Forces opposing Moammar Gadhafi's remaining loyalists continued their bombardment of the deposed Libyan ruler's stronghold of Sirte, raining rockets and artillery shells into the city Saturday as a sandstorm cloaked the region.
Fighters have battled block by block in Gadhafi’s hometown, 400 kilometres east of Tripoli, since their renewed push into the city on Friday, supported by NATO warplanes.
By late Saturday, anti-Gadhafi forces managed to take control of a central neighbourhood, an area where most of the commanders and officers in Gadhafi's army live, according to Al Jazeera. They said they had succeeded in capturing part of a sprawling conference centre that is believed be the command centre of the former leader's forces.
Adding to the fierce opposition they are encountering, the anti-Gadhafi forces are now contending with a vicious sandstorm, making visibility low.
The National Transitional Council (NTC) forces are also meeting with heavy sniper fire from Gadhafi loyalists.
Thousands of Sirte's residents have fled since the siege began three weeks ago.
British Defence Secretary Liam Fox vowed to continue NATO airstrikes even after Sirte's fall, saying the international military action would be maintained as long as remnants of the regime posed a risk.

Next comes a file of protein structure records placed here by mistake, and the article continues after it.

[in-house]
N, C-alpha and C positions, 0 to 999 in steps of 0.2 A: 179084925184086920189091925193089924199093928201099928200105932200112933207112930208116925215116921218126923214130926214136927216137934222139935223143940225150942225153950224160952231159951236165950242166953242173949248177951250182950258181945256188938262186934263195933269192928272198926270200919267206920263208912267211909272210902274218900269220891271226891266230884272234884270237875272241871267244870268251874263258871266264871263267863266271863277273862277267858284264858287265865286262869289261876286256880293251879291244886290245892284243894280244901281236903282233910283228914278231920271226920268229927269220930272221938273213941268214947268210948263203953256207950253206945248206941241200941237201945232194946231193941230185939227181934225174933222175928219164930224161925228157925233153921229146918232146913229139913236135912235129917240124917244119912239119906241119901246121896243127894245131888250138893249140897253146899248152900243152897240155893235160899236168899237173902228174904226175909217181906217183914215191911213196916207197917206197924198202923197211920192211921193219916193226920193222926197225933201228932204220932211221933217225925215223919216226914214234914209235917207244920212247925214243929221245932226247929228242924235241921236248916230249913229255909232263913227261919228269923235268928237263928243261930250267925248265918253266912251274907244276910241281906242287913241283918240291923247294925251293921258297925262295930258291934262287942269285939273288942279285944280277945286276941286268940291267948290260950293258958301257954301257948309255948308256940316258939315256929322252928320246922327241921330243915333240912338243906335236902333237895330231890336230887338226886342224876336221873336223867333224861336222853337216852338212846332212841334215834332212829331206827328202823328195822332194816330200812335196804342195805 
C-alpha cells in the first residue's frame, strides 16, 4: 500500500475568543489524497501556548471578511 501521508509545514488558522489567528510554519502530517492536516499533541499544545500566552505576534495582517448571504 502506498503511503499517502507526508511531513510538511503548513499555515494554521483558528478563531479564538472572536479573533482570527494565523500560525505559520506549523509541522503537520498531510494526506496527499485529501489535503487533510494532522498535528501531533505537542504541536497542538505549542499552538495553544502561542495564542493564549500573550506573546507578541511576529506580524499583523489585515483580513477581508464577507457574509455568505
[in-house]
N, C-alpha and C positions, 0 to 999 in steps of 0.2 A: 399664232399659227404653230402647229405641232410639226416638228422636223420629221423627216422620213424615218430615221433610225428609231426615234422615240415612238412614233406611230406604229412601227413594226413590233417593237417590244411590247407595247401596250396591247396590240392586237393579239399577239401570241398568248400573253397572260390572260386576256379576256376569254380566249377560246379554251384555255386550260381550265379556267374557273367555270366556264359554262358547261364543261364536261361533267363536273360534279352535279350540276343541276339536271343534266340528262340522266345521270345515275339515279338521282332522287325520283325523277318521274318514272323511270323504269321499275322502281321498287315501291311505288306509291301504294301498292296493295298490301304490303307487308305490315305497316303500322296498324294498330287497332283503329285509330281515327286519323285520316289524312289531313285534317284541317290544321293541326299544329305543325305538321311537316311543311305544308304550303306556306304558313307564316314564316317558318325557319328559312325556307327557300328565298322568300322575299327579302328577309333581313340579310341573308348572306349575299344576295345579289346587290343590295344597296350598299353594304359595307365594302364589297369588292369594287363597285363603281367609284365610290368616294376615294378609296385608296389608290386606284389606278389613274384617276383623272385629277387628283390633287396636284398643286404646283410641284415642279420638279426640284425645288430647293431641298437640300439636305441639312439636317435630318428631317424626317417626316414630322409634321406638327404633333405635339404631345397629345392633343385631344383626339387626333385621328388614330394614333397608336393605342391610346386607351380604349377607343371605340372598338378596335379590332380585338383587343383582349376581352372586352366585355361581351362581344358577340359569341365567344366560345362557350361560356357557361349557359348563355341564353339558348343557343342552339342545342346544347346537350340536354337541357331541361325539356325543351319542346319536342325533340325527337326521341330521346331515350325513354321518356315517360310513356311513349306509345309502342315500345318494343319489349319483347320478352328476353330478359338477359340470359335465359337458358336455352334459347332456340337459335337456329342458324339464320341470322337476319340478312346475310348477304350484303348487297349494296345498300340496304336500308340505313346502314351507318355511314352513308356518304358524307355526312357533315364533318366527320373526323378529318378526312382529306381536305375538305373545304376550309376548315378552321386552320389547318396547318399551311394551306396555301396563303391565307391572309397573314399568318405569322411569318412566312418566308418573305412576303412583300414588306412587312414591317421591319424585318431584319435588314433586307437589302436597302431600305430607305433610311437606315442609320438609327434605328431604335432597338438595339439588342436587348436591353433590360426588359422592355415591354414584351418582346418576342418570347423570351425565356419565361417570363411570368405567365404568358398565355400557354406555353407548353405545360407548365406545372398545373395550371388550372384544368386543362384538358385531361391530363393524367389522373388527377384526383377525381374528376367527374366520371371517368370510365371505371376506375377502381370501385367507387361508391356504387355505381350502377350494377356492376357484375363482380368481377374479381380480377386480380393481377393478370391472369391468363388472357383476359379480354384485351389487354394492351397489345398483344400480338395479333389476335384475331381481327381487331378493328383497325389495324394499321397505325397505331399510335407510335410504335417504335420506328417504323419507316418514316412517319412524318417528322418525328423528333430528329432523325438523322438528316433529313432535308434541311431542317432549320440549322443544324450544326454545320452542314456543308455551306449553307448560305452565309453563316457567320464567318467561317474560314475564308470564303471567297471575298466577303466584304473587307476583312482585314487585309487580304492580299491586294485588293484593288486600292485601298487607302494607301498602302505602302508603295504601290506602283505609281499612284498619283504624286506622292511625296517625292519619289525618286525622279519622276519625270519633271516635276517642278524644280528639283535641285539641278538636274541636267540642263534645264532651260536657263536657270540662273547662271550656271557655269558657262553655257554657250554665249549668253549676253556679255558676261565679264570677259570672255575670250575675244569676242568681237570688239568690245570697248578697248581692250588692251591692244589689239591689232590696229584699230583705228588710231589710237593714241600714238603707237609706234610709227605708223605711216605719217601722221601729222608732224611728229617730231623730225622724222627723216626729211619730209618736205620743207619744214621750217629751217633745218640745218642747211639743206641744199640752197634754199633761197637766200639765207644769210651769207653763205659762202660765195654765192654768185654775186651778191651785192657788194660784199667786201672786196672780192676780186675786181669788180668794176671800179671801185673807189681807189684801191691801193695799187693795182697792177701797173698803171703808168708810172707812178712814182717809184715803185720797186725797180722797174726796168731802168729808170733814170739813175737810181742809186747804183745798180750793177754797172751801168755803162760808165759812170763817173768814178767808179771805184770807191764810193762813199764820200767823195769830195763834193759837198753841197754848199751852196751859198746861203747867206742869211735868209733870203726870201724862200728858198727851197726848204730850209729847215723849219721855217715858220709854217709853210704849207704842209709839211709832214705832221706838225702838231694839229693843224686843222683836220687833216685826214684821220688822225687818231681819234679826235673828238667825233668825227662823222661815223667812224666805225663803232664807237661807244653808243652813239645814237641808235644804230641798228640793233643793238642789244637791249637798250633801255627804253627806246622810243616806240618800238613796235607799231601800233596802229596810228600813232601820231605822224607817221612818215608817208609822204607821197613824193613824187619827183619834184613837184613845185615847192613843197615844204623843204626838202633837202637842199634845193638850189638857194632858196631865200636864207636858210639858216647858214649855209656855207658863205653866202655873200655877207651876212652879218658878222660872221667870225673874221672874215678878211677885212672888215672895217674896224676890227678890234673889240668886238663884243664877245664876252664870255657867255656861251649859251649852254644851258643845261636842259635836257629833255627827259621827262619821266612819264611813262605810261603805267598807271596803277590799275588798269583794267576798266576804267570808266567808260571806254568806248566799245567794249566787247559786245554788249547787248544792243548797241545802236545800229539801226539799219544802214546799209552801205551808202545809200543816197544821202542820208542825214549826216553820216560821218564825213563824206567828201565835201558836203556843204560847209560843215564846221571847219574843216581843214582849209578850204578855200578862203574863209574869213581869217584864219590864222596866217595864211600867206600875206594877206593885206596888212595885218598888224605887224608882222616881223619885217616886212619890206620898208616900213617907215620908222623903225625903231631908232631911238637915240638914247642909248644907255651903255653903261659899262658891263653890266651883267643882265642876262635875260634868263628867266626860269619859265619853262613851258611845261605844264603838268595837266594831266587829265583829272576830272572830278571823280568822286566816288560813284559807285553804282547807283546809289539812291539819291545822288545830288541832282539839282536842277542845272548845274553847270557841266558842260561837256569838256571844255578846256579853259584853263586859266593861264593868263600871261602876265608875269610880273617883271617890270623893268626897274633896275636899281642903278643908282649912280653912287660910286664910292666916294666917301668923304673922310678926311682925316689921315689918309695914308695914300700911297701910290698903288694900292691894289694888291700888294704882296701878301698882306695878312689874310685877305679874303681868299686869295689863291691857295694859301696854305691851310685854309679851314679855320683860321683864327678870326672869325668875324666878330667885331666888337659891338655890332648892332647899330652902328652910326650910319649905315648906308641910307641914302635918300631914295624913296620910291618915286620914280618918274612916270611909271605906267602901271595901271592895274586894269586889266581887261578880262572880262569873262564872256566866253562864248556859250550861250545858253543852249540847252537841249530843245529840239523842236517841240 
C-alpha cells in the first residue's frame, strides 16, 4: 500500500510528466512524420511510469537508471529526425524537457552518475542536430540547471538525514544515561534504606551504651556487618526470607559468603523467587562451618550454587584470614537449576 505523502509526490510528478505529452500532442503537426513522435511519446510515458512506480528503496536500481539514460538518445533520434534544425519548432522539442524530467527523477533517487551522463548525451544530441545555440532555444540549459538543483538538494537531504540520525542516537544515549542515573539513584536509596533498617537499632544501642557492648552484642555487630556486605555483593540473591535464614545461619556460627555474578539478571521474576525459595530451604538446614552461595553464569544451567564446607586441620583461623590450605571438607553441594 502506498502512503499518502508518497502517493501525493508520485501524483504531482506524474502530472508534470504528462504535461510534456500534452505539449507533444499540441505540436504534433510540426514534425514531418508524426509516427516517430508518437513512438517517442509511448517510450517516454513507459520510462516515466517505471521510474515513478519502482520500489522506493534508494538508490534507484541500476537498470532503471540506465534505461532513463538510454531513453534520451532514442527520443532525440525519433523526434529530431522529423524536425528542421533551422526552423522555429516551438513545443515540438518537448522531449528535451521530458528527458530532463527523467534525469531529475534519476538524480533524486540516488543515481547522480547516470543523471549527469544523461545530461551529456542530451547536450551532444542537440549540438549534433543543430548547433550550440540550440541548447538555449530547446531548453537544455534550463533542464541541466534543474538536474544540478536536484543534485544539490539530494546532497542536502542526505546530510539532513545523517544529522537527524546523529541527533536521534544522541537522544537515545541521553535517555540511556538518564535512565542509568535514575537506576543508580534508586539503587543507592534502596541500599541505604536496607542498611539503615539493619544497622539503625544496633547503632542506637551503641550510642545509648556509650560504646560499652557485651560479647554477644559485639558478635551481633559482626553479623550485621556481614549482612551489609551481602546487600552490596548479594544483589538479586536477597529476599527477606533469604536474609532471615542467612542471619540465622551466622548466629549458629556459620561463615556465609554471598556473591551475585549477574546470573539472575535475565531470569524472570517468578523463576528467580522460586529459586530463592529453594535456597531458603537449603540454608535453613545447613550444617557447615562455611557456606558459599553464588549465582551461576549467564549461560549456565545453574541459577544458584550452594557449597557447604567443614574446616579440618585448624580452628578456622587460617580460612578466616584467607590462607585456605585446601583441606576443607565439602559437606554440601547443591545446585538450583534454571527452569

"We have a message for those who are still fighting for Gadhafi that the game is over, you have been rejected by the people of Libya," he told reporters Saturday in Tripoli.
Fox’s comment comes a week after the head of U.S. Africa Command said NATO could end its mission within a week, leaving only drones to do surveillance.
Abdel-Rahman Busin, a military spokesman for the transitional council, said he expected the city to be declared liberated in the next 24 hours.
"They've pretty much taken the city and it's just a few pockets of resistance," he said.
Reports say between 15 to 22 revolutionary fighters have been killed since Friday.
While Gadhafi loyalists still control Bani Walid, in the central mountains, transitional leaders say they will declare liberation once they have Sirte because the city provides them the control they need over all seaports and harbours.
Sirte sits in the centre of the coastal plain where most Libyans live, blocking the busy routes between east and west.